Collaborative Teamwork and 3 Ways to Succeed with It

Collaborative teamwork joins the concept of teamwork (working in a team) with the concept of collaboration (helping each ot her)

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Collaborative teamwork is the future, and it is not just normal teamwork. Teamwork is a buzzword in the corporate world, and as many buzzwords it is often misunderstood or given as a solution to an unlimited number of problems (that often do not exist). Collaboration is another key term, which is gaining popularity as inclusiveness becomes more important. Collaborative teamwork is the junction of both, and it is what a company really needs.

In this guide, we will cover:

We are going to divide the content into two main parts. The first two chapters are grouped together and aim to explain collaborative teamwork in general. The last three sections will also be grouped together, explaining how to implement collaborative teamwork, how to make it real.

Let’s dive into it!

What is Collaborative Teamwork?

What is Collaborative Teamwork?

First things first. As you can imagine from the name, “collaborative teamwork” is a special form of teamwork, which is collaborative. So, we need to understand teamwork first.

Teamwork is the individual effort of multiple people, put together toward the same goal.

No surprise, teamwork is about working together, working in a team, having a shared goal or objective. Yet, it does not imply much interdependencies between team members. Everyone should do her or his part, and in the end when we put everything together you will see the result. Responsibilities can be made clear, and everyone knows what to do (in general).

This approach can have some limits, and this is where collaborative teamwork comes in. Often, goals are not clear, and the capabilities of team members overlap in such a way that not everyone is independent on every activity. In fact, each activity that needs to be done may require special skills that different members have, while no member has them all.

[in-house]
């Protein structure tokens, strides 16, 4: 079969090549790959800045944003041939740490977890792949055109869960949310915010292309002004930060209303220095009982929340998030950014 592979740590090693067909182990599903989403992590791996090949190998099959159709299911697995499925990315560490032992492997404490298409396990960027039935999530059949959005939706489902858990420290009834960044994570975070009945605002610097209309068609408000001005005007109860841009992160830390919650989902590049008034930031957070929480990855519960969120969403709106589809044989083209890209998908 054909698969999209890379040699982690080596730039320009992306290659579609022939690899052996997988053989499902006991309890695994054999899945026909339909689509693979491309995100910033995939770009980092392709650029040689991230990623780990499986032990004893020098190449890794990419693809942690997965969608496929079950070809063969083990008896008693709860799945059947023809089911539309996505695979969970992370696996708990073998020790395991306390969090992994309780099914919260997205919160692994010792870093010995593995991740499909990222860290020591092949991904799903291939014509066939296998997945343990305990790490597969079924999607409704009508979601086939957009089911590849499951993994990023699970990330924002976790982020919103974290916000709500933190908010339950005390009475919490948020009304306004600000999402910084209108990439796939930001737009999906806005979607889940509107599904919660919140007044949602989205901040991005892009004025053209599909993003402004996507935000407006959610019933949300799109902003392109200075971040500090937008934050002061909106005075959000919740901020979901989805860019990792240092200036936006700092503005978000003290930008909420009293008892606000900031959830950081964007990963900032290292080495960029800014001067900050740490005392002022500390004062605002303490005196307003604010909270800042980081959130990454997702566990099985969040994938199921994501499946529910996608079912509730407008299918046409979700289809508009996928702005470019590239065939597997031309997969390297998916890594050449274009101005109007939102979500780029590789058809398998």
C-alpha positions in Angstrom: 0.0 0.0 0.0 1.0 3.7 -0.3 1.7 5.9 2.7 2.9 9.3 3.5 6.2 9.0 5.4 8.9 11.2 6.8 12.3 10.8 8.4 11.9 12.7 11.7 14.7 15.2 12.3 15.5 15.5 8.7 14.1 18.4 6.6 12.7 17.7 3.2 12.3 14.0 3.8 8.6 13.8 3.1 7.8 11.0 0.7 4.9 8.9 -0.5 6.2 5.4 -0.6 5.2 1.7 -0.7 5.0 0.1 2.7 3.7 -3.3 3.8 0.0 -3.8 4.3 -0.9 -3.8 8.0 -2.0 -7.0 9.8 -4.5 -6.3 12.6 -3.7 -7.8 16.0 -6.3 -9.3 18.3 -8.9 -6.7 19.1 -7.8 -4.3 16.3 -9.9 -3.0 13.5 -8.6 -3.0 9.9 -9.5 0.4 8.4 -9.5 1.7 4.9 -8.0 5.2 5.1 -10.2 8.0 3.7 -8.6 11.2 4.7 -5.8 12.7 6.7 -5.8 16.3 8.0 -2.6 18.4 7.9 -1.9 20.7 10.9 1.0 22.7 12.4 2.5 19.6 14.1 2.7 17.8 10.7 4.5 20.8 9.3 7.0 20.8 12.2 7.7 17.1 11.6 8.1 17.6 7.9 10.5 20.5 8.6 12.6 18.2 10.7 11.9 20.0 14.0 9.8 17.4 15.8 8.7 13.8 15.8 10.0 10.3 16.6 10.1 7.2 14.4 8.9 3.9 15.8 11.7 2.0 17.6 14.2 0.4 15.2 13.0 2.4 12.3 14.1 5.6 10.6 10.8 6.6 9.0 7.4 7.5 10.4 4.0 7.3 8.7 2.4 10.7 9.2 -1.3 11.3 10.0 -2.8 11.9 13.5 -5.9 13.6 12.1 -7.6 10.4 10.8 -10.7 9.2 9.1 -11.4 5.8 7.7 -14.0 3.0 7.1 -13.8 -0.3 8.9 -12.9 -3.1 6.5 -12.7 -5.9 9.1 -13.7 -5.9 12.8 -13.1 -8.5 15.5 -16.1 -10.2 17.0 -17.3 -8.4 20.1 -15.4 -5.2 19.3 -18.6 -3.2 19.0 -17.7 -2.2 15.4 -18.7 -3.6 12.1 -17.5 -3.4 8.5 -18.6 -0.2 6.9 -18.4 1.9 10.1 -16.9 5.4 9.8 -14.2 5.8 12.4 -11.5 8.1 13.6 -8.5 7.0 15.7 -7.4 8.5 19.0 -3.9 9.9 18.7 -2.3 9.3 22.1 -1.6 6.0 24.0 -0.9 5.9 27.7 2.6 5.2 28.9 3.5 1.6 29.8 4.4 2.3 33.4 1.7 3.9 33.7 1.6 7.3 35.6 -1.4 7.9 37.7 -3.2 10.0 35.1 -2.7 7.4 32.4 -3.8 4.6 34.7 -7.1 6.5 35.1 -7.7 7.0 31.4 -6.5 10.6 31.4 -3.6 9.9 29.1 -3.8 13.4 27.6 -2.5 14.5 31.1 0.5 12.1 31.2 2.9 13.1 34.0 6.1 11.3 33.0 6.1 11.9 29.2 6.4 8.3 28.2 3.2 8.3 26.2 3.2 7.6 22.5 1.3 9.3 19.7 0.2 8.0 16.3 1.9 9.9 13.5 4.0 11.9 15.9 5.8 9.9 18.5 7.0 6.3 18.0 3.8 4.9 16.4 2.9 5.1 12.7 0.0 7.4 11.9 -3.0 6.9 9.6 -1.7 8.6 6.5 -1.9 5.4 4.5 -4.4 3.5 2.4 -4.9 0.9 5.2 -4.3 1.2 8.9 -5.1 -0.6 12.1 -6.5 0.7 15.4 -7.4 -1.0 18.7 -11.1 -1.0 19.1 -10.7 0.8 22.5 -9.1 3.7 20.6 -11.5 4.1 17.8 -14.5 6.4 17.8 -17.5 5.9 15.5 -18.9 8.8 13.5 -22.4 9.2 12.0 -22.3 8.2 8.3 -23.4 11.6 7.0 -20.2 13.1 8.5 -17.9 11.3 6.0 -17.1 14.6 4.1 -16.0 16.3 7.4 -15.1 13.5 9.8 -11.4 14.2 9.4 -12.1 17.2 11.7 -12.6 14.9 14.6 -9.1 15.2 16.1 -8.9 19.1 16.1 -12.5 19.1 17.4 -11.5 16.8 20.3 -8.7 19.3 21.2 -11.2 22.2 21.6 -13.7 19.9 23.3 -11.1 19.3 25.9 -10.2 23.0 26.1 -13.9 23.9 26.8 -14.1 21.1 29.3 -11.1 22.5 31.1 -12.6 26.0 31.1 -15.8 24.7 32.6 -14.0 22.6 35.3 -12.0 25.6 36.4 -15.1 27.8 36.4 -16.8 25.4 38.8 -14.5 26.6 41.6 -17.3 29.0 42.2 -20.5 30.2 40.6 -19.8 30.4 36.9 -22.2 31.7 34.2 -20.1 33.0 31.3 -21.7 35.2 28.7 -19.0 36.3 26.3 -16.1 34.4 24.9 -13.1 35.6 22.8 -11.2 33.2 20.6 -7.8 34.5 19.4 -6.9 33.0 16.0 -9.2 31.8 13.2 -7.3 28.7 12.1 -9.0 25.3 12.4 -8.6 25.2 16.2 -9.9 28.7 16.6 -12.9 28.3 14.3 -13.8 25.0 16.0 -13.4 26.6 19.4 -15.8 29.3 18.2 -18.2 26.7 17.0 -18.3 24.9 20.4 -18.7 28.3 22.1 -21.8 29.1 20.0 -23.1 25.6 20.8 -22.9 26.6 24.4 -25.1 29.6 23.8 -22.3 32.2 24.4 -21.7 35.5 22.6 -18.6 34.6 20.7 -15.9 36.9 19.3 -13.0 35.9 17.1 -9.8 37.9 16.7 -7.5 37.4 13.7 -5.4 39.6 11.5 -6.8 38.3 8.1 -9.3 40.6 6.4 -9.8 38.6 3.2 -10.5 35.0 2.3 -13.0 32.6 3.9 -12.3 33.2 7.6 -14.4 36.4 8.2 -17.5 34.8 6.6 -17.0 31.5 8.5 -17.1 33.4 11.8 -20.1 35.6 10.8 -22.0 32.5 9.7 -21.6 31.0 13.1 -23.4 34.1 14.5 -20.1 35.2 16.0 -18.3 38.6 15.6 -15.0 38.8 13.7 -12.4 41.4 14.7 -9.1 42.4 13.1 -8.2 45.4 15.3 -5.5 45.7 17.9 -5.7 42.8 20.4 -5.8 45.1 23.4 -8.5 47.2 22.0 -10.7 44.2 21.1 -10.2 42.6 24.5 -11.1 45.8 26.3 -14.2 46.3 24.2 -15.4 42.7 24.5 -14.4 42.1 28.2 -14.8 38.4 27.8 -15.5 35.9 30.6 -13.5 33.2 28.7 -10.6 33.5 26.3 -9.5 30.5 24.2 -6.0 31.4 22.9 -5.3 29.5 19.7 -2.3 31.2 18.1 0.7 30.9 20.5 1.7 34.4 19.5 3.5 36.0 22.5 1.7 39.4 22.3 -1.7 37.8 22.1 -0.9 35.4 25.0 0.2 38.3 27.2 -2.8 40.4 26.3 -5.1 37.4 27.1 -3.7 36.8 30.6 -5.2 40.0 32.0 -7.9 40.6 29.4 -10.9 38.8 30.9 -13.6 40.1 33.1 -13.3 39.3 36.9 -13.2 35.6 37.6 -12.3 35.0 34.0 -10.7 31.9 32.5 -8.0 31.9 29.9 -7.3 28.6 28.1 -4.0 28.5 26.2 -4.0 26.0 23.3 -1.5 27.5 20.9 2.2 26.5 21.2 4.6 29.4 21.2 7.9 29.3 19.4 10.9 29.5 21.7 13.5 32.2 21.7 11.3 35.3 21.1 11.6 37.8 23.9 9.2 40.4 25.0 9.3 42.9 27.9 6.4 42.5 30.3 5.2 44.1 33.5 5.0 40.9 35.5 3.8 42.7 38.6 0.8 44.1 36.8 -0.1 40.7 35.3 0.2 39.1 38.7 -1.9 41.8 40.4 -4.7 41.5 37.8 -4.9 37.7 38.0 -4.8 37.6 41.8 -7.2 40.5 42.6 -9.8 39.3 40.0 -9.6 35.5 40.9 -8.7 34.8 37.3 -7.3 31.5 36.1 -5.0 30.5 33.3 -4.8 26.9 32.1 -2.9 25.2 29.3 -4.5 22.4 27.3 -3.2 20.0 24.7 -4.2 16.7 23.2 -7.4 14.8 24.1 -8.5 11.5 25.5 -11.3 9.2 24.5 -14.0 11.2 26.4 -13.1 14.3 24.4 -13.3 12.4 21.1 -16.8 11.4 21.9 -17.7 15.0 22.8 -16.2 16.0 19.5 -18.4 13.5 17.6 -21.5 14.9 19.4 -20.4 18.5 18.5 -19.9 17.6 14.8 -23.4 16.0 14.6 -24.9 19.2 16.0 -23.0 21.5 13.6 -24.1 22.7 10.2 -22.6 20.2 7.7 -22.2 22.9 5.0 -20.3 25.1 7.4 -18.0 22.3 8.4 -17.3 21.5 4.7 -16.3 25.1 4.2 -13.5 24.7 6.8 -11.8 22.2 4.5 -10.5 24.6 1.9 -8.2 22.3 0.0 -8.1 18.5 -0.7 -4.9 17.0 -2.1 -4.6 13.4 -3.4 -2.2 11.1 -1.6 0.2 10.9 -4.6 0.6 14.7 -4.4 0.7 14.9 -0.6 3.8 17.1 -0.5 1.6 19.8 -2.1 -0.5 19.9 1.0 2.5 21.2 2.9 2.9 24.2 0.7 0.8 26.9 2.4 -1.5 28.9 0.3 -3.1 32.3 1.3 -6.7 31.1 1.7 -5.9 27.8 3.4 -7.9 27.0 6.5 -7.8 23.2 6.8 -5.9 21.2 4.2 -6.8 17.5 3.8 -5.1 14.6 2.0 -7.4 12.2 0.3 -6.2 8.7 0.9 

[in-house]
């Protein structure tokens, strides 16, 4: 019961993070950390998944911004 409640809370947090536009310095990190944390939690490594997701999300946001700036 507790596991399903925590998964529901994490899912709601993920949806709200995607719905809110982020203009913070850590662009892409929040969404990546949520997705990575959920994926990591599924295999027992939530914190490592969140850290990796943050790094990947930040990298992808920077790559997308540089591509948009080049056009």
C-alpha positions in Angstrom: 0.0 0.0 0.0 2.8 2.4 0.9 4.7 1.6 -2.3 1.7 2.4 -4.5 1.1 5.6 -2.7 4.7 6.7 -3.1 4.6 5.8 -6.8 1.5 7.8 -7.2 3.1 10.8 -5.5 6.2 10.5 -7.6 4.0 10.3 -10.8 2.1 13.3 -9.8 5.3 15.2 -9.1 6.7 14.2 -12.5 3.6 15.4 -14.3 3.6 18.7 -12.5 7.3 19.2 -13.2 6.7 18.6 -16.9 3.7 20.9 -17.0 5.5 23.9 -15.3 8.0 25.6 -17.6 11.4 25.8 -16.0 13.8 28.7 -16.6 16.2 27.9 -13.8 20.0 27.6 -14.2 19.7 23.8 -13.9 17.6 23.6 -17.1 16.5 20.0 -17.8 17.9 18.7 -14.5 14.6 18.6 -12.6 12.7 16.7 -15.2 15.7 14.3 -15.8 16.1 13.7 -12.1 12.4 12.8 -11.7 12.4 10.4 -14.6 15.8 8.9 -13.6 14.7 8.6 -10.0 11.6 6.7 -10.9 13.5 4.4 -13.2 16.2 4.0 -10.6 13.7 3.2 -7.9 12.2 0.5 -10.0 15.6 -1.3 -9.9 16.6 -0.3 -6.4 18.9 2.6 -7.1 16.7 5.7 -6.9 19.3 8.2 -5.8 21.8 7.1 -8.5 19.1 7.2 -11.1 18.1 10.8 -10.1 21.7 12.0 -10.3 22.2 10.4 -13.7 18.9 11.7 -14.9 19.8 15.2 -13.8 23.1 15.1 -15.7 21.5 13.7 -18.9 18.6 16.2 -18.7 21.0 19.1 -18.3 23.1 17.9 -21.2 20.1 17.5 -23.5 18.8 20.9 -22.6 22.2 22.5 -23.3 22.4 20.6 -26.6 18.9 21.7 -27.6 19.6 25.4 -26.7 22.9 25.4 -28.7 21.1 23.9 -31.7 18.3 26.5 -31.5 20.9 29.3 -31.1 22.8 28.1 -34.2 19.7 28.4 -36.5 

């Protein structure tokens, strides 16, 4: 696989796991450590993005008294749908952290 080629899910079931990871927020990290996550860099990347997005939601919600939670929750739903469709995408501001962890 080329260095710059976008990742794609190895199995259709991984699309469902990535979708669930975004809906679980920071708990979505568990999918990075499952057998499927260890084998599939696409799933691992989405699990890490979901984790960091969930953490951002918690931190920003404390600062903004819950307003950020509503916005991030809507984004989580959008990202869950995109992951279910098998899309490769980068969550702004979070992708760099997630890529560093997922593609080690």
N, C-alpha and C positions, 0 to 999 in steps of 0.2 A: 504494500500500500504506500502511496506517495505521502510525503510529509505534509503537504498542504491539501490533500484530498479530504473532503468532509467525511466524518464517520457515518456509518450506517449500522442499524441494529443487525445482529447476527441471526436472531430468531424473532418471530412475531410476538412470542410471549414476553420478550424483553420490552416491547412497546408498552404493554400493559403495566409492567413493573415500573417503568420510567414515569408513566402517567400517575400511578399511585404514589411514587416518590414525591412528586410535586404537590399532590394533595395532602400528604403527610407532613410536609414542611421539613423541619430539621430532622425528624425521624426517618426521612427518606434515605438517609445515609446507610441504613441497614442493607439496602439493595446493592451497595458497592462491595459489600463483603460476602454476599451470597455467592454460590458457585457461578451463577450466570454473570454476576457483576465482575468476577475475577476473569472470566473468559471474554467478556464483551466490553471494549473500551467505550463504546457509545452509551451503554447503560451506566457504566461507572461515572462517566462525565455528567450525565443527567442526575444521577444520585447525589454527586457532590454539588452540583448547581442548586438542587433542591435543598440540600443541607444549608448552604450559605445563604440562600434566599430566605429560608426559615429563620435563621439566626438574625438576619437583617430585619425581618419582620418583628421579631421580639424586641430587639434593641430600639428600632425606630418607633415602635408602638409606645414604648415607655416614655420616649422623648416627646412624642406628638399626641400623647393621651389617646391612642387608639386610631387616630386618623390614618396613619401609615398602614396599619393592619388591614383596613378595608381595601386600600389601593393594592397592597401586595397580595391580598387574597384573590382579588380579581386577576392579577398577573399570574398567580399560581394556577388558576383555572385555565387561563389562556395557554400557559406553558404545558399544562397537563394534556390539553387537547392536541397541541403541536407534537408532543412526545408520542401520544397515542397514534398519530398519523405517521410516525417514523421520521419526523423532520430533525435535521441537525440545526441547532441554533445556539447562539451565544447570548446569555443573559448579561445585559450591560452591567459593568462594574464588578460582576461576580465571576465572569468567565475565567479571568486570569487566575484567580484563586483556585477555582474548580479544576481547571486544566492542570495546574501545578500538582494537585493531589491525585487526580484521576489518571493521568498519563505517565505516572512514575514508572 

In such a fluid context, where responsibilities overlap and change with time, it is not enough to distribute works among different team members. People must come together to perform certain activities jointly. This is where collaborative teamwork comes in.

Collaborative teamwork is the joint effort people in a team put together toward the completion of an activity. This activity is then combined with other activities toward the same goal.

As you can see, the definition of collaborative teamwork puts much more emphasis on working together on the same activity, rather than just working toward the same goal but one on his own. We can imagine teamwork like assembly-line work, where you rely on others but do not work with them, and collaborative effort like dancing with your coworkers.

Teamwork happens when everyone knows what to do, and it is at the basis of collaborative teamwork
With teamwork, everyone has a clear role and all roles are needed for the overall goal.

Now that you have a general idea of collaborative teamwork, we can dive deeper into the two concepts that lead to it: teamwork, and collaboration.

What Are the Differences Between Teamwork and Collaboration?

Teamwork and collaboration are not the same thing. In short, teamwork is about working in a team, while collaboration is about supporting each other. Only when you do collaborative teamwork you can merge the two.

Teamwork literally puts together two words: “team”, and “work”. It means working in a team. The word by itself does not provide any indication on how this work should be performed, or what “being in a team” implies. As a result, the corporate world started to associate to “teamwork” what made sense. If you are capable of teamwork, you will be able to do the following things:

  • Maintain a good social etiquette, don’t be disrespectful or rude toward other people
  • Keep your promises, allow other people to rely on you without surprises
  • Communicate what you do

As you can see, teamwork is somewhat passive. It represents the good norms of working in a team. Most organizations work with teams because virtually no problem is small enough to be addressed by a single individual. Hence, everyone is expected to show teamwork, because that is the bare minimum to work in a team. It is like knowing how to read, it is almost assumed, and if you can’t do that it will be so awkward, and you would not fit in the organization.

Instead, collaboration does not relate to a specific team, or to work even. The world literally means “to do something jointly”, and the word “jointly” is the key here. It means doing something together, and this word didn’t have a special meaning casted onto itself by the corporate world. If you collaborate, you: